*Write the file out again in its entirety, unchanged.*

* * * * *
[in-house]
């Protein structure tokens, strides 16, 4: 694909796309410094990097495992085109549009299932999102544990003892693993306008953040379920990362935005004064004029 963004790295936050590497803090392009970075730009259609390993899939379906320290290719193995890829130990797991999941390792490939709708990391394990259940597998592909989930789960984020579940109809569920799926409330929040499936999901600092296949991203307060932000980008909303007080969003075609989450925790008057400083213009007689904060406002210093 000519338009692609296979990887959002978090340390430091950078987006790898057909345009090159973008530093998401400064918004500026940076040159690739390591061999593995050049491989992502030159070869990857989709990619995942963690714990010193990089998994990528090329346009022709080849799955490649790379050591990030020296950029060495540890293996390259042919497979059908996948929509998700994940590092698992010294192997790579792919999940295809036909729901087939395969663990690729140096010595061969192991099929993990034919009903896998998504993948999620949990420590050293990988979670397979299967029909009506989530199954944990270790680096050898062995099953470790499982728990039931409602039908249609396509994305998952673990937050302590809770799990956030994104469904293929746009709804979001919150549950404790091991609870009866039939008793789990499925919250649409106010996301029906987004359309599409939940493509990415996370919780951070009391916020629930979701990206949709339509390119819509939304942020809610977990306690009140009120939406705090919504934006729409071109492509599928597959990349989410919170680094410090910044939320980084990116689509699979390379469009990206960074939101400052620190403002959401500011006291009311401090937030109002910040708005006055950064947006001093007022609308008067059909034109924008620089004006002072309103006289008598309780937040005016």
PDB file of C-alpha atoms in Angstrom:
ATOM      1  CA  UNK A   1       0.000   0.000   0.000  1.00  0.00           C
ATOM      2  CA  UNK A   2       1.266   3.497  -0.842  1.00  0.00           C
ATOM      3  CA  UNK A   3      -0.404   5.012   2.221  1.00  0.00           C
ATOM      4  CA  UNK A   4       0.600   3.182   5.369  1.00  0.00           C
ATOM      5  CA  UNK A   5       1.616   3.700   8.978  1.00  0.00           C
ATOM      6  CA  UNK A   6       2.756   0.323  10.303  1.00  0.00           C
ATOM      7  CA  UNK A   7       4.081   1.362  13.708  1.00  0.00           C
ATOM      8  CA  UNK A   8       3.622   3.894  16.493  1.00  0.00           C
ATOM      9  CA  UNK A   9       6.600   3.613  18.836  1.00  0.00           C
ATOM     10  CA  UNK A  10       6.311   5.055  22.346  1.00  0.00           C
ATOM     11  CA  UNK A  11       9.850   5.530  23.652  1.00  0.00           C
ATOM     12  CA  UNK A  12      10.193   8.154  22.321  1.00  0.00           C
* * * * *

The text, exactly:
[in-house]
């Protein structure tokens, strides 16, 4: 694909796309410094990097495992085109549009299932999102544990003892693993306008953040379920990362935005004064004029 963004790295936050590497803090392009970075730009259609390993899939379906320290290719193995890829130990797991999941390792490939709708990391394990259940597998592909989930789960984020579940109809569920799926409330929040499936999901600092296949991203307060932000980008909303007080969003075609989450925790008057400083213009007689904060406002210093 000519338009692609296979990887959002978090340390430091950078987006790898057909345009090159973008530093998401400064918004500026940076040159690739390591061999593995050049491989992502030159070869990857989709990619995942963690714990010193990089998994990528090329346009022709080849799955490649790379050591990030020296950029060495540890293996390259042919497979059908996948929509998700994940590092698992010294192997790579792919999940295809036909729901087939395969663990690729140096010595061969192991099929993990034919009903896998998504993948999620949990420590050293990988979670397979299967029909009506989530199954944990270790680096050898062995099953470790499982728990039931409602039908249609396509994305998952673990937050302590809770799990956030994104469904293929746009709804979001919150549950404790091991609870009866039939008793789990499925919250649409106010996301029906987004359309599409939940493509990415996370919780951070009391916020629930979701990206949709339509390119819509939304942020809610977990306690009140009120939406705090919504934006729409071109492509599928597959990349989410919170680094410090910044939320980084990116689509699979390379469009990206960074939101400052620190403002959401500011006291009311401090937030109002910040708005006055950064947006001093007022609308008067059909034109924008620089004006002072309103006289008598309780937040005016």
PDB file of C-alpha atoms in Angstrom:
ATOM      1  CA  UNK A   1       0.000   0.000   0.000  1.00  0.00           C
ATOM      2  CA  UNK A   2       1.266   3.497  -0.842  1.00  0.00           C
ATOM      3  CA  UNK A   3      -0.404   5.012   2.221  1.00  0.00           C
ATOM      4  CA  UNK A   4       0.600   3.182   5.369  1.00  0.00           C
ATOM      5  CA  UNK A   5       1.616   3.700   8.978  1.00  0.00           C
ATOM      6  CA  UNK A   6       2.756   0.323  10.303  1.00  0.00           C
ATOM      7  CA  UNK A   7       4.081   1.362  13.708  1.00  0.00           C
ATOM      8  CA  UNK A   8       3.622   3.894  16.493  1.00  0.00           C
ATOM      9  CA  UNK A   9       6.600   3.613  18.836  1.00  0.00           C
ATOM     10  CA  UNK A  10       6.311   5.055  22.346  1.00  0.00           C
ATOM     11  CA  UNK A  11       9.850   5.530  23.652  1.00  0.00           C
ATOM     12  CA  UNK A  12      10.193   8.154  22.321  1.00  0.00           C